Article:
Back in 2012, I had a very odd sore throat that would not go away. Rather than make an appointment with my GP (which I should have done), I instead went to Care Now – a place that used to be a sort of on-demand appointment medical center. I had found a white spot on my throat, and I suspected it was some sort of infection. The doctor who saw me did no tests and instead prescribed massive amounts of penicillin, which I took. The white spot did not go away, though my throat was better. I went back to Care Now and pointed out the fact that the white spot on my throat was still there. I was prescribed another massive round of penicillin.
Upon taking the second round, I found my stomach was absolutely horrible, to the point that it was difficult to eat anything. I felt horrible, still felt sick, still had the white spot on my throat, and hadn’t been able to keep anything on my stomach. As a result, I was a nervous wreck. I went back to Care Now, and they did a mono test. Turns out, I had mono.
If one Googles the description for mono, a sore throat can occur, but it isn’t a throat infection. When I had gone to CareNow, I had actually told them, “This doesn’t feel like any sore throat I’ve ever experienced before.” I suspect that if the doctor had focused in on that, I might not have been misdiagnosed.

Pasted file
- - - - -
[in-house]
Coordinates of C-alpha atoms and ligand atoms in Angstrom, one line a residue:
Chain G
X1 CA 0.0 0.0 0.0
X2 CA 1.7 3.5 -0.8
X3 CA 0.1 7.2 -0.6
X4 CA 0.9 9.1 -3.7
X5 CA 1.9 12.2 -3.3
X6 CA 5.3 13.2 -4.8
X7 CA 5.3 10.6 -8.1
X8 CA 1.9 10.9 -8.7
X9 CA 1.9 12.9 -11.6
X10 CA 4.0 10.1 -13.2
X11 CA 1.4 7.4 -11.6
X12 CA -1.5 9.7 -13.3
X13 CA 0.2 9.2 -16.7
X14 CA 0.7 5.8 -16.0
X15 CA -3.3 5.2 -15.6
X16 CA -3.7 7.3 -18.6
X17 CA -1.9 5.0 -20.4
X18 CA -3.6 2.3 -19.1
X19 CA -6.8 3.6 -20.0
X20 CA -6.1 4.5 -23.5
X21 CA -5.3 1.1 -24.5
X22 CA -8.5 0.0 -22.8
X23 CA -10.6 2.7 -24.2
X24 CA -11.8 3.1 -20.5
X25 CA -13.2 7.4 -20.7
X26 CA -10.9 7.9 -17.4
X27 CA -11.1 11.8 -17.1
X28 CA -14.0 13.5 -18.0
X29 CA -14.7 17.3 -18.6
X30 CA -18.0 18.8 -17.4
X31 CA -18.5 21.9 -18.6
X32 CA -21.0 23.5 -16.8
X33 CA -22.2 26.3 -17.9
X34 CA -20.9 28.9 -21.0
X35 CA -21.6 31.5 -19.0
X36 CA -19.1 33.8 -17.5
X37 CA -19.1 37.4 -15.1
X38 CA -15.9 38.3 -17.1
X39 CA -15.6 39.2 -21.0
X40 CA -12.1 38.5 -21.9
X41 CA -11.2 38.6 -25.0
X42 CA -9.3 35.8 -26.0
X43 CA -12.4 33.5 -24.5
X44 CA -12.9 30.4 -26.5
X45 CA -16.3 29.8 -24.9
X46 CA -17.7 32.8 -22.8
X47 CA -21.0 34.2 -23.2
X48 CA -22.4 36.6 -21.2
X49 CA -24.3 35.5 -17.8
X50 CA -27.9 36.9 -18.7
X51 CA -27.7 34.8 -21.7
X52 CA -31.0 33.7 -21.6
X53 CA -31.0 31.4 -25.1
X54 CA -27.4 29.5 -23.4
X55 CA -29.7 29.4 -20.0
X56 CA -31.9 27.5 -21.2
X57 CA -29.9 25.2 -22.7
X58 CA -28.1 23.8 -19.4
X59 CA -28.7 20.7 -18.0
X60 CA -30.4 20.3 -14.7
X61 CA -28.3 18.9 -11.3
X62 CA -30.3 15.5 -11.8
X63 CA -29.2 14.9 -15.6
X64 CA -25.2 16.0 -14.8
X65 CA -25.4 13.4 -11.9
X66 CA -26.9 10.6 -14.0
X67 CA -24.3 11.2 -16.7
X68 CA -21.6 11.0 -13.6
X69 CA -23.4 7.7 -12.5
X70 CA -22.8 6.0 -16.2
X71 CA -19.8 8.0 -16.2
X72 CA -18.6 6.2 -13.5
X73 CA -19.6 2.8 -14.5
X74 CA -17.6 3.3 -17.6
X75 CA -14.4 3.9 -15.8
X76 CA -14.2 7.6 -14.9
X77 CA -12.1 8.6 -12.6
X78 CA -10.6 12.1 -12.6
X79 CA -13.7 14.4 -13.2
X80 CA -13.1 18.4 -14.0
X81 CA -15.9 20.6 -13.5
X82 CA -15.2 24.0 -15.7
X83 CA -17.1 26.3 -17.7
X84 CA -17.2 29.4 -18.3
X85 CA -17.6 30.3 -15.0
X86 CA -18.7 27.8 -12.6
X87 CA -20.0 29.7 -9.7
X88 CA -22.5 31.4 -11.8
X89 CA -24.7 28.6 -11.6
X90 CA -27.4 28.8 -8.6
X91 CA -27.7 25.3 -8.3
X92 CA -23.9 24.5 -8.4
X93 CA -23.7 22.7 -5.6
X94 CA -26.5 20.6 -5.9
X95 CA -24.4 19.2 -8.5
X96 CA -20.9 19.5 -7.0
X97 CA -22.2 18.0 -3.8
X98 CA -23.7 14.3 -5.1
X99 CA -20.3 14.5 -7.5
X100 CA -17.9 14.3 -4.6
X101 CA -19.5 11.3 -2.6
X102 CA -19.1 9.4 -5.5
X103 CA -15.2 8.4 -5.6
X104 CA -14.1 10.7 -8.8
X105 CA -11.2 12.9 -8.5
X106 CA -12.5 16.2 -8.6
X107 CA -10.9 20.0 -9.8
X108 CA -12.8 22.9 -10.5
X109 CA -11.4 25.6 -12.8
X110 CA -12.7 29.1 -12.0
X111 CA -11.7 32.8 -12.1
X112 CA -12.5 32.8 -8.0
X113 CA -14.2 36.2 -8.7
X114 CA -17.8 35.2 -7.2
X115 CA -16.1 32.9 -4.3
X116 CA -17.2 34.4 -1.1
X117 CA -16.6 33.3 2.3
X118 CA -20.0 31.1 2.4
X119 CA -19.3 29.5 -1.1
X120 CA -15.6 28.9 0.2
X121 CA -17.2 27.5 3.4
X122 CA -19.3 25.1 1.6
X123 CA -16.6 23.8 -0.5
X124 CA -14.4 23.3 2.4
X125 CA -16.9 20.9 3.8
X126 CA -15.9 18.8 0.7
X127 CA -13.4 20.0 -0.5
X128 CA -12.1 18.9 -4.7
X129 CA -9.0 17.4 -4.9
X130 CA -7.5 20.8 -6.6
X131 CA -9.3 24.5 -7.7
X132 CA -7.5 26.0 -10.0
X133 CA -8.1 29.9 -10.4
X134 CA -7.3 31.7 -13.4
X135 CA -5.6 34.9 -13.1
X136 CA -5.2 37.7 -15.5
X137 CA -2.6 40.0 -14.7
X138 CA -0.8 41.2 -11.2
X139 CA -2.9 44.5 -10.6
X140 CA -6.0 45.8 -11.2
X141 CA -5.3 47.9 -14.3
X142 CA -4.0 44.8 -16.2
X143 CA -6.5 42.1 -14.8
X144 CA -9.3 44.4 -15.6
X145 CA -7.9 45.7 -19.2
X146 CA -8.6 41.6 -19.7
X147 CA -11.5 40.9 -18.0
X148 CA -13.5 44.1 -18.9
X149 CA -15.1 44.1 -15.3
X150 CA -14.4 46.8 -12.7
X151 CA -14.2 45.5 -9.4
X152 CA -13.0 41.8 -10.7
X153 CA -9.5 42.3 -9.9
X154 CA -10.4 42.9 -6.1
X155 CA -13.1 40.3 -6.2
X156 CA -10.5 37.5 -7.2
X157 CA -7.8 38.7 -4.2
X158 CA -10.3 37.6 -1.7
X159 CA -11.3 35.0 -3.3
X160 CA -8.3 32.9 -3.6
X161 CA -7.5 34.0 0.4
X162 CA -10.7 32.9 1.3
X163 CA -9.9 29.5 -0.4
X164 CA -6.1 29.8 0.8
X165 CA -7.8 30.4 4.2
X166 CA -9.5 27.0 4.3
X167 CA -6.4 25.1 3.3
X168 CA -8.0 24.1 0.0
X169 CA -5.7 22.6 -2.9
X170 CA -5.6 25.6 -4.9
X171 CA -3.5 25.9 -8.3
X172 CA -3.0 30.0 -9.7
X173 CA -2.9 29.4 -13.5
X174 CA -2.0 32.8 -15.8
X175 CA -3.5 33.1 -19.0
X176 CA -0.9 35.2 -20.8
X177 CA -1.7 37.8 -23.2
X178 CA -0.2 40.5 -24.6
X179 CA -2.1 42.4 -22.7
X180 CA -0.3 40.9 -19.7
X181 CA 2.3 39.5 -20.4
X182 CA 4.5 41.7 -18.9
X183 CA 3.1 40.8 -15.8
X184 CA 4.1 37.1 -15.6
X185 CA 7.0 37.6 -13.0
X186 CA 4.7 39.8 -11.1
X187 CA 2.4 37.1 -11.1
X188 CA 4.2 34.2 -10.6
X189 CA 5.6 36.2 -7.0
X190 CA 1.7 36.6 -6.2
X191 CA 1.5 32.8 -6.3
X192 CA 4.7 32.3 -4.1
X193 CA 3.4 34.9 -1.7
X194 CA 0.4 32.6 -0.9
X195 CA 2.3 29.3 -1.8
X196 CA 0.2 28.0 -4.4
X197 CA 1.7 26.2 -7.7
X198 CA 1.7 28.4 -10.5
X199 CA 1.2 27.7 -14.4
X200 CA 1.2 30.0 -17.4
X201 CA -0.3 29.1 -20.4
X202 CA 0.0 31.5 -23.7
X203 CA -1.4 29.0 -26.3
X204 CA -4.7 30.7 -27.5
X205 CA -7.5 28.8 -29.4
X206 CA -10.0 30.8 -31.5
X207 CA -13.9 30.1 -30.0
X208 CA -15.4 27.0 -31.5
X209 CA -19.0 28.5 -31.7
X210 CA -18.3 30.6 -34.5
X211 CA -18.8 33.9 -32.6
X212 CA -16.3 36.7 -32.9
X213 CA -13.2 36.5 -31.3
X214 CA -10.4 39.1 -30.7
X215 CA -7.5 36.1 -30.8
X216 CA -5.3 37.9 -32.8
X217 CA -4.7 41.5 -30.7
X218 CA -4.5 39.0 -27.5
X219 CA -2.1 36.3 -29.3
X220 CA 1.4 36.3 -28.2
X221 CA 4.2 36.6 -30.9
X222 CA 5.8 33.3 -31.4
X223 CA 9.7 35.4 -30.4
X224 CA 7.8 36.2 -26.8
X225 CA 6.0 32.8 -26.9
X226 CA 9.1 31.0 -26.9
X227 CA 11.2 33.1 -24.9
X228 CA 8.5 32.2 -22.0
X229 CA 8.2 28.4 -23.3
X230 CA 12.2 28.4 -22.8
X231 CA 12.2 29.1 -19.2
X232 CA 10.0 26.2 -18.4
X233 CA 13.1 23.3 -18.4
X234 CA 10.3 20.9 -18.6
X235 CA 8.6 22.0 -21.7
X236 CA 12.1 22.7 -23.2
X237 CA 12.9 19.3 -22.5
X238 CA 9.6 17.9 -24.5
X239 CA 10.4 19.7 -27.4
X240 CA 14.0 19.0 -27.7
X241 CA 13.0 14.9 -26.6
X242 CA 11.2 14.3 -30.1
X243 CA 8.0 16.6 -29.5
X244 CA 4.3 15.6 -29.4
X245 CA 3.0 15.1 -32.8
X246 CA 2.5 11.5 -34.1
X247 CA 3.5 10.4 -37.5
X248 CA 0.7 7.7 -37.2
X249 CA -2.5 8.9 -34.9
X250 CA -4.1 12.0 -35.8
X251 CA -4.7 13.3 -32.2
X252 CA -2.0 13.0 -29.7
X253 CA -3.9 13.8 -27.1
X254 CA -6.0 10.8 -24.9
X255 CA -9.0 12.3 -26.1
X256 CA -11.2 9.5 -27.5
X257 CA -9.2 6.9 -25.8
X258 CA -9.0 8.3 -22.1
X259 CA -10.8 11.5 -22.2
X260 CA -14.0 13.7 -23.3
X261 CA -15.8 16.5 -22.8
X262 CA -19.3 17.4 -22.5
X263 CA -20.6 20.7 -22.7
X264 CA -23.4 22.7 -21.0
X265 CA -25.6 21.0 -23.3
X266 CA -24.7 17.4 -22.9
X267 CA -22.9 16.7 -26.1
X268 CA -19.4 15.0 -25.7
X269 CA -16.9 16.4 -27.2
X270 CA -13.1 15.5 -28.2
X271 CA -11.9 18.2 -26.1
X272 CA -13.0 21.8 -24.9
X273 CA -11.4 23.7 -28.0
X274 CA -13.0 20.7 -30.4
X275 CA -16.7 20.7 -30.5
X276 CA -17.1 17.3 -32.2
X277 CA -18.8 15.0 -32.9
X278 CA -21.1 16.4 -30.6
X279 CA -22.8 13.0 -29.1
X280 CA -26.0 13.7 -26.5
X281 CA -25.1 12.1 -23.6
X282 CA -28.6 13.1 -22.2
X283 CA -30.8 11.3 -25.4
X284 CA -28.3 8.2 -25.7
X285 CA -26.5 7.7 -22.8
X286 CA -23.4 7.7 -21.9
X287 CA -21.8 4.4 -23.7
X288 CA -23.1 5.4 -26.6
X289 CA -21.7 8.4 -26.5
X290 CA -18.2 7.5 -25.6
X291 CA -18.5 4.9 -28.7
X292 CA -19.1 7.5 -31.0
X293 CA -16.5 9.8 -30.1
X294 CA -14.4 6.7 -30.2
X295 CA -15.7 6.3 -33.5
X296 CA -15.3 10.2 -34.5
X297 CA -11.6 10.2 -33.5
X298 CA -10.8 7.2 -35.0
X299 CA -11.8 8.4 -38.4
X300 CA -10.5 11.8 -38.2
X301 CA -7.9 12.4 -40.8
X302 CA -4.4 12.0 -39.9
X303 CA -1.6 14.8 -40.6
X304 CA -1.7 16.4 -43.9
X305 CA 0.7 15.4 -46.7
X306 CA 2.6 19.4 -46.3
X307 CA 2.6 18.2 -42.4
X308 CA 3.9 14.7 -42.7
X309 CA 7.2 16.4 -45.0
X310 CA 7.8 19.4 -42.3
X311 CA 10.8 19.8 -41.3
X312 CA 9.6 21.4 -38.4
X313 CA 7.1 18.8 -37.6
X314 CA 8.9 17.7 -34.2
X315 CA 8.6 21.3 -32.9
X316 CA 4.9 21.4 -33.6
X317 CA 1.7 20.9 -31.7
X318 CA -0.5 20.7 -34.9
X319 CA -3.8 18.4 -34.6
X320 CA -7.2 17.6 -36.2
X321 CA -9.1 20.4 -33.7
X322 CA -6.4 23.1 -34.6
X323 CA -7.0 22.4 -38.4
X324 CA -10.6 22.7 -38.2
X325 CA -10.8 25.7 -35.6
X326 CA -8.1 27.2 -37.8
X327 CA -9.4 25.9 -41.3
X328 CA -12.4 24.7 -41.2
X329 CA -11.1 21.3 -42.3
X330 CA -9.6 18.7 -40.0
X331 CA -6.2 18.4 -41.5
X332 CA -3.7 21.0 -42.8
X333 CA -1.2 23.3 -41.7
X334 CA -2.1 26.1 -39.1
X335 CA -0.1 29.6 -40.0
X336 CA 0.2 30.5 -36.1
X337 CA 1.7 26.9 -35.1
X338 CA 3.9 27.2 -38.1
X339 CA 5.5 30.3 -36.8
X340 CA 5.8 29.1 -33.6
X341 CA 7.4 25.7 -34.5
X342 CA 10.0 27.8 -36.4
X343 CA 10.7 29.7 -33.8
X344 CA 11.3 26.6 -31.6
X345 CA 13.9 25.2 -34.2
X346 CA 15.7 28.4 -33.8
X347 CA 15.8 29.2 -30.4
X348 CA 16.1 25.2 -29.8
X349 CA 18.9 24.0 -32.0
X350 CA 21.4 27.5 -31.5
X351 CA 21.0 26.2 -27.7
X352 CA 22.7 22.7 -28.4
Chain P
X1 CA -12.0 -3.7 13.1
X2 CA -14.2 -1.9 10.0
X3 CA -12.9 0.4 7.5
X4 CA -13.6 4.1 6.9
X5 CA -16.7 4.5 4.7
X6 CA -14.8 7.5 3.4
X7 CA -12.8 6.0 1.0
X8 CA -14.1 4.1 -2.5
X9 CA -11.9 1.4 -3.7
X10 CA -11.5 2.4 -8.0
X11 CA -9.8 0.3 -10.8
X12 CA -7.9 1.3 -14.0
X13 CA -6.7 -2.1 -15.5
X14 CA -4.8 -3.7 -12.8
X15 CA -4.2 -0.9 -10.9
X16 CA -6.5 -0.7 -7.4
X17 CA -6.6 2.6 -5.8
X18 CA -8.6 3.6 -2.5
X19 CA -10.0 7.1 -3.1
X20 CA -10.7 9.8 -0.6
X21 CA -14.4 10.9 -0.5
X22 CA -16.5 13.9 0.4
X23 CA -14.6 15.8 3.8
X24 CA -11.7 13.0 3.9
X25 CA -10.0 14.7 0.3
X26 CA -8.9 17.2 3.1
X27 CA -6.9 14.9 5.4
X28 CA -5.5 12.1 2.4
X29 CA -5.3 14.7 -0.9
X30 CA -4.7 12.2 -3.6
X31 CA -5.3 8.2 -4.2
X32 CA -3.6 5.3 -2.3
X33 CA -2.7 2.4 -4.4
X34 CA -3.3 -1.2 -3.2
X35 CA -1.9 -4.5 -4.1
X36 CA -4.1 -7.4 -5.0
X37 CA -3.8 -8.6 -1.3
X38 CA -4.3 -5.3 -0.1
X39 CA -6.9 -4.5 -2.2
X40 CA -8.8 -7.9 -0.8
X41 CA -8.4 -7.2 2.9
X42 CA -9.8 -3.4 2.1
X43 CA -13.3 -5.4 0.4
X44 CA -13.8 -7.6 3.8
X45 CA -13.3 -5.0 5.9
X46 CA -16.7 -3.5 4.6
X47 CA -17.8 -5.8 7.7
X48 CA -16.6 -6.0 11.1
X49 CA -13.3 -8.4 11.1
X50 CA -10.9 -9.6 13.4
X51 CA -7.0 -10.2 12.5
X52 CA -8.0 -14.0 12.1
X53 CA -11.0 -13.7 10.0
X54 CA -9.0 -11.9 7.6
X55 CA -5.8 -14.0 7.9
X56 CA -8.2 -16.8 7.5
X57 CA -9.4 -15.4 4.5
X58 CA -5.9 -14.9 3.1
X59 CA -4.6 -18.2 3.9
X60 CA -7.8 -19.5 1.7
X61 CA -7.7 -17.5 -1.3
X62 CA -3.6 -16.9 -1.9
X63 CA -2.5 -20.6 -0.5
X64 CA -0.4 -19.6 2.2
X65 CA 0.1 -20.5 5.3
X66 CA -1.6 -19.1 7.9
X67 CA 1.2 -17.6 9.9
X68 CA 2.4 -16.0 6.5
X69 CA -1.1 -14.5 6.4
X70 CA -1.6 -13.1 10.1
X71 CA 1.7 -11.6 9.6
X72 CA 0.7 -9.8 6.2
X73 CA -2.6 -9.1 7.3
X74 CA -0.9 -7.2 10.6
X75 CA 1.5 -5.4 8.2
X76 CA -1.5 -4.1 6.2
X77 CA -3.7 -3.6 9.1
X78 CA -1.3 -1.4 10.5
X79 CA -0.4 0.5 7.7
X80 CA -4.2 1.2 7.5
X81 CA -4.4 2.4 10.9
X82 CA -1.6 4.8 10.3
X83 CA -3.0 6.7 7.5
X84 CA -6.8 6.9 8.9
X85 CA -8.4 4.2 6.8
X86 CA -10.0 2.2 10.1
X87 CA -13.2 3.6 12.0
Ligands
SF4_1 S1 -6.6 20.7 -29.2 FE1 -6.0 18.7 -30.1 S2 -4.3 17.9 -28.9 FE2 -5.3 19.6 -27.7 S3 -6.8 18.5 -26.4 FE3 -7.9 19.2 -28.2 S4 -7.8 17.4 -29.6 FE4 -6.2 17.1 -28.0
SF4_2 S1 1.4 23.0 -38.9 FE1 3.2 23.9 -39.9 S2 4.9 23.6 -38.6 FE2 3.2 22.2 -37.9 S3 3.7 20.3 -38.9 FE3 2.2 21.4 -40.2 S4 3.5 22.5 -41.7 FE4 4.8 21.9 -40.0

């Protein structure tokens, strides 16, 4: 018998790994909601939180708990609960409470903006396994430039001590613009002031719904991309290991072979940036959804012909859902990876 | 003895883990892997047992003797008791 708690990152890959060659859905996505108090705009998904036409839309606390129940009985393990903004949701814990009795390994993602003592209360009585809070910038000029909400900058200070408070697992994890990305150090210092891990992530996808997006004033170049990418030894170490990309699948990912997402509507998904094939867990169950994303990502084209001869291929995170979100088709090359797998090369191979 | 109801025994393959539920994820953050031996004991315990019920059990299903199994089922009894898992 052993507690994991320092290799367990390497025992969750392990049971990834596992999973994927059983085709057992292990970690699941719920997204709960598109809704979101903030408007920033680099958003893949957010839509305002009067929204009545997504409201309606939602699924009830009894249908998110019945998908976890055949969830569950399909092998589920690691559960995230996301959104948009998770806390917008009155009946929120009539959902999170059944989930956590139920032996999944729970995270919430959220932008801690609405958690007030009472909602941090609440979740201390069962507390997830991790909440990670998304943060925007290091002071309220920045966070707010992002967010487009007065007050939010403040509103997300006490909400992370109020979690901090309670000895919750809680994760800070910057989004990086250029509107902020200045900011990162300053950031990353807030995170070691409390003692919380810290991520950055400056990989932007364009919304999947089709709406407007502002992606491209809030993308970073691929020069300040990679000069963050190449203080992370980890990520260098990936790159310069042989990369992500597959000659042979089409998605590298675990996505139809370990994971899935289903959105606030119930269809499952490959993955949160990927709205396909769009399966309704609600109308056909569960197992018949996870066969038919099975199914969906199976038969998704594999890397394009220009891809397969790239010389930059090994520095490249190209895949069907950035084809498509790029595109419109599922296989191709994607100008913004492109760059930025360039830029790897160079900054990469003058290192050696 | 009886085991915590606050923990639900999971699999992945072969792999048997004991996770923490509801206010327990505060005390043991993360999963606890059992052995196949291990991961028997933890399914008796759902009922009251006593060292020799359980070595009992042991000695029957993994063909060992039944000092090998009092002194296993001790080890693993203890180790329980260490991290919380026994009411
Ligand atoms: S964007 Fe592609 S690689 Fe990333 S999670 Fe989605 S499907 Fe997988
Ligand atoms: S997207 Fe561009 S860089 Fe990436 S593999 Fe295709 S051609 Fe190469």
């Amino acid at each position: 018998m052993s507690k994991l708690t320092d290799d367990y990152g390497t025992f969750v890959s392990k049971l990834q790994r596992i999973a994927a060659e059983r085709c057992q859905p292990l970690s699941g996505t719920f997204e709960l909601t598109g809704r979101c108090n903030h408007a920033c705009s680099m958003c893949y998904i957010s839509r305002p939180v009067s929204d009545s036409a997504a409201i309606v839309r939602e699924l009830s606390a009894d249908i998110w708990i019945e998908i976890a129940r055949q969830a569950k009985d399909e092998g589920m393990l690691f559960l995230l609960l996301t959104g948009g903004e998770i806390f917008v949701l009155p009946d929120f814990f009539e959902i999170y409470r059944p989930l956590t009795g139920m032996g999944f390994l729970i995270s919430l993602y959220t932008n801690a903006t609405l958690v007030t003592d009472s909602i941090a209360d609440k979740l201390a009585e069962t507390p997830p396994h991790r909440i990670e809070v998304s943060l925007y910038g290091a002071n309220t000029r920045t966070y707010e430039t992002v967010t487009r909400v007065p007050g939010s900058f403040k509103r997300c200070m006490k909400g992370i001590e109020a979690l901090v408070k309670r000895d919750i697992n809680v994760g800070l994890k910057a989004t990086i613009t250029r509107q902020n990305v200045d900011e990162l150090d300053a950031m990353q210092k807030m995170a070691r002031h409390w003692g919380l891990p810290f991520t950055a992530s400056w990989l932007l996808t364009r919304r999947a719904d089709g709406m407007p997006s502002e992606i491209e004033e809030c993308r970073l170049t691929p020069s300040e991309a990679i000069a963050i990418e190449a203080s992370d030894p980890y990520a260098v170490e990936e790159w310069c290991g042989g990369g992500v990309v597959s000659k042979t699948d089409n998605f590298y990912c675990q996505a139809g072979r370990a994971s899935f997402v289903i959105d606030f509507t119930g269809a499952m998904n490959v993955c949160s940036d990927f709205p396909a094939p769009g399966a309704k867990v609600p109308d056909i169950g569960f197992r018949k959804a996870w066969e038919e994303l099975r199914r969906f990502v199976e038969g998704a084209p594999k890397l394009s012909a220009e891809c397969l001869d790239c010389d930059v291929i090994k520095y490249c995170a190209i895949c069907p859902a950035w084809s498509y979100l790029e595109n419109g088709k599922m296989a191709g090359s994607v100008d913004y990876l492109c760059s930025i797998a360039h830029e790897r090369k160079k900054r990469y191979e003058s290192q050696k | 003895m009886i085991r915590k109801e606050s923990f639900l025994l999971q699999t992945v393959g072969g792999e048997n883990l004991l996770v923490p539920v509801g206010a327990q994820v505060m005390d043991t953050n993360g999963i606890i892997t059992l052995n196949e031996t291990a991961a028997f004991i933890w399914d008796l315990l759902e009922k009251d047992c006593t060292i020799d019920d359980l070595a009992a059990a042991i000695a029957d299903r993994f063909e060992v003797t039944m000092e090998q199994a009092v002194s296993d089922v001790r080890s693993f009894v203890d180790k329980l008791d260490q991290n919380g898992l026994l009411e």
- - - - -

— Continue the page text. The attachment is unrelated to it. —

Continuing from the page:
Because I had mono, they prescribed me prednisone to take the swelling in my spleen down. I took the steroids, and at the end of them, it was painful when I urinated, so I suspected I might have a UTI from the number of antibiotics I had been prescribed. I went back to CareNow (a huge mistake) and was met with the same doctor who had misdiagnosed me from the get-go. She prescribed me ciprofloxacin, despite the fact the test for evidence of a UTI was negative.
This would be the point – if one were reading Alice in Wonderland – that Alice falls down the rabbit hole.
I took two pills of the cipro that day. Late in the evening, I popped my jaw like I normally would (I know I shouldn’t, but I did), and pain radiated down throughout my neck, into my clavicle. It was so odd and had never happened before, so I looked cipro up online. The medication’s website said that if one’s joints start popping to immediately stop taking the medication. I considered whether to keep taking it and ultimately decided not to.